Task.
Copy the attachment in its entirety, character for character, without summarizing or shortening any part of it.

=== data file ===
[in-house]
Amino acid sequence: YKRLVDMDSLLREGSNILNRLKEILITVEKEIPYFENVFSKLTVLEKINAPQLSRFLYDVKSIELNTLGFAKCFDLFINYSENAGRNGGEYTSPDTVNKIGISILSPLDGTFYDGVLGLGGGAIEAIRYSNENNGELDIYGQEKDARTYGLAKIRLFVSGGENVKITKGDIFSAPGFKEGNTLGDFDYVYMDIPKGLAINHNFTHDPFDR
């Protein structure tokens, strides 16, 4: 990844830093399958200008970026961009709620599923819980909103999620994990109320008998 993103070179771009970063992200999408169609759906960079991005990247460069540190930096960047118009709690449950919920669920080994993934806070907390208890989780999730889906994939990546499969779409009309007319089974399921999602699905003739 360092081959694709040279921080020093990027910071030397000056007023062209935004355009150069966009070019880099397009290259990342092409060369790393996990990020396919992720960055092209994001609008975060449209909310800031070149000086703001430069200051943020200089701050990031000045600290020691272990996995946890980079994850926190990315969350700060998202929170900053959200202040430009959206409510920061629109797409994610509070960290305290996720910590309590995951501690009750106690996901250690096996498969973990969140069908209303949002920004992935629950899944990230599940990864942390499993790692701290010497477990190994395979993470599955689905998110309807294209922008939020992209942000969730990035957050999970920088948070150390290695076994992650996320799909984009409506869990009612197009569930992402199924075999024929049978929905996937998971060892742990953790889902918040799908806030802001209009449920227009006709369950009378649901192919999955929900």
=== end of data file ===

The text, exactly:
[in-house]
Amino acid sequence: YKRLVDMDSLLREGSNILNRLKEILITVEKEIPYFENVFSKLTVLEKINAPQLSRFLYDVKSIELNTLGFAKCFDLFINYSENAGRNGGEYTSPDTVNKIGISILSPLDGTFYDGVLGLGGGAIEAIRYSNENNGELDIYGQEKDARTYGLAKIRLFVSGGENVKITKGDIFSAPGFKEGNTLGDFDYVYMDIPKGLAINHNFTHDPFDR
């Protein structure tokens, strides 16, 4: 990844830093399958200008970026961009709620599923819980909103999620994990109320008998 993103070179771009970063992200999408169609759906960079991005990247460069540190930096960047118009709690449950919920669920080994993934806070907390208890989780999730889906994939990546499969779409009309007319089974399921999602699905003739 360092081959694709040279921080020093990027910071030397000056007023062209935004355009150069966009070019880099397009290259990342092409060369790393996990990020396919992720960055092209994001609008975060449209909310800031070149000086703001430069200051943020200089701050990031000045600290020691272990996995946890980079994850926190990315969350700060998202929170900053959200202040430009959206409510920061629109797409994610509070960290305290996720910590309590995951501690009750106690996901250690096996498969973990969140069908209303949002920004992935629950899944990230599940990864942390499993790692701290010497477990190994395979993470599955689905998110309807294209922008939020992209942000969730990035957050999970920088948070150390290695076994992650996320799909984009409506869990009612197009569930992402199924075999024929049978929905996937998971060892742990953790889902918040799908806030802001209009449920227009006709369950009378649901192919999955929900």